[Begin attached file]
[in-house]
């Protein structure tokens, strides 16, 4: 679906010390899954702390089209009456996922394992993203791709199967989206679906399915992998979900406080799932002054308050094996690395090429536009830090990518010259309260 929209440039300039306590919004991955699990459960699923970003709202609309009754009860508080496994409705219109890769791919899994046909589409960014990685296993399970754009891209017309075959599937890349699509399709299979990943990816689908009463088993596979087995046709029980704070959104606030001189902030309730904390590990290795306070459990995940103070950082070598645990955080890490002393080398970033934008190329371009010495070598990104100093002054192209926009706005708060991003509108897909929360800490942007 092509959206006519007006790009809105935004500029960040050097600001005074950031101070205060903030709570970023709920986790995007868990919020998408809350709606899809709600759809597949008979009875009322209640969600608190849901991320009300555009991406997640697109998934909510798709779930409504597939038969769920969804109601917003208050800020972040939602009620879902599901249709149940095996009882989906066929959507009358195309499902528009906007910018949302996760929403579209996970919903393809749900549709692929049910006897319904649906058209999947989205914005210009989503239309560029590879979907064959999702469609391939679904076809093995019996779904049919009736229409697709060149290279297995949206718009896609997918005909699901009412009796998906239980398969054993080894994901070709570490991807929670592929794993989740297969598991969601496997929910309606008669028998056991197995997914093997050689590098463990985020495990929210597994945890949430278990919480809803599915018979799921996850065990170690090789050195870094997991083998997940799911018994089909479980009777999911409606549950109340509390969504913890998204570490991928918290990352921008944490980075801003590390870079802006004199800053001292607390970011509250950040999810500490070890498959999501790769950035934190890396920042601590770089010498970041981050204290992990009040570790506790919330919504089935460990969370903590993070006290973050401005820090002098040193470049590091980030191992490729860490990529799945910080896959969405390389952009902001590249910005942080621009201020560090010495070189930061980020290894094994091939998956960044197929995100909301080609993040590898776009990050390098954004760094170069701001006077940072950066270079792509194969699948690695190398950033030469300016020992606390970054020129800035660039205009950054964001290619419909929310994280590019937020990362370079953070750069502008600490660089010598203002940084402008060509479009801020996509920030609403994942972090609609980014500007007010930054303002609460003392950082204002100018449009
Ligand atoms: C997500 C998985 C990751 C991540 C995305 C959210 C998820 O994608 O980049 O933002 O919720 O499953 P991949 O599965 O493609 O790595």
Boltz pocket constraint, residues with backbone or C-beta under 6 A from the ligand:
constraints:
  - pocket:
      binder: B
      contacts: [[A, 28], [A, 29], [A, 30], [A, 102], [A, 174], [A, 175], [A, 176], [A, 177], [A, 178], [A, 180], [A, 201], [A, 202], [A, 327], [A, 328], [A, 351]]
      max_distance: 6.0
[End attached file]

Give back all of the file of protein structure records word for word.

[in-house]
């Protein structure tokens, strides 16, 4: 679906010390899954702390089209009456996922394992993203791709199967989206679906399915992998979900406080799932002054308050094996690395090429536009830090990518010259309260 929209440039300039306590919004991955699990459960699923970003709202609309009754009860508080496994409705219109890769791919899994046909589409960014990685296993399970754009891209017309075959599937890349699509399709299979990943990816689908009463088993596979087995046709029980704070959104606030001189902030309730904390590990290795306070459990995940103070950082070598645990955080890490002393080398970033934008190329371009010495070598990104100093002054192209926009706005708060991003509108897909929360800490942007 092509959206006519007006790009809105935004500029960040050097600001005074950031101070205060903030709570970023709920986790995007868990919020998408809350709606899809709600759809597949008979009875009322209640969600608190849901991320009300555009991406997640697109998934909510798709779930409504597939038969769920969804109601917003208050800020972040939602009620879902599901249709149940095996009882989906066929959507009358195309499902528009906007910018949302996760929403579209996970919903393809749900549709692929049910006897319904649906058209999947989205914005210009989503239309560029590879979907064959999702469609391939679904076809093995019996779904049919009736229409697709060149290279297995949206718009896609997918005909699901009412009796998906239980398969054993080894994901070709570490991807929670592929794993989740297969598991969601496997929910309606008669028998056991197995997914093997050689590098463990985020495990929210597994945890949430278990919480809803599915018979799921996850065990170690090789050195870094997991083998997940799911018994089909479980009777999911409606549950109340509390969504913890998204570490991928918290990352921008944490980075801003590390870079802006004199800053001292607390970011509250950040999810500490070890498959999501790769950035934190890396920042601590770089010498970041981050204290992990009040570790506790919330919504089935460990969370903590993070006290973050401005820090002098040193470049590091980030191992490729860490990529799945910080896959969405390389952009902001590249910005942080621009201020560090010495070189930061980020290894094994091939998956960044197929995100909301080609993040590898776009990050390098954004760094170069701001006077940072950066270079792509194969699948690695190398950033030469300016020992606390970054020129800035660039205009950054964001290619419909929310994280590019937020990362370079953070750069502008600490660089010598203002940084402008060509479009801020996509920030609403994942972090609609980014500007007010930054303002609460003392950082204002100018449009
Ligand atoms: C997500 C998985 C990751 C991540 C995305 C959210 C998820 O994608 O980049 O933002 O919720 O499953 P991949 O599965 O493609 O790595």
Boltz pocket constraint, residues with backbone or C-beta under 6 A from the ligand:
constraints:
  - pocket:
      binder: B
      contacts: [[A, 28], [A, 29], [A, 30], [A, 102], [A, 174], [A, 175], [A, 176], [A, 177], [A, 178], [A, 180], [A, 201], [A, 202], [A, 327], [A, 328], [A, 351]]
      max_distance: 6.0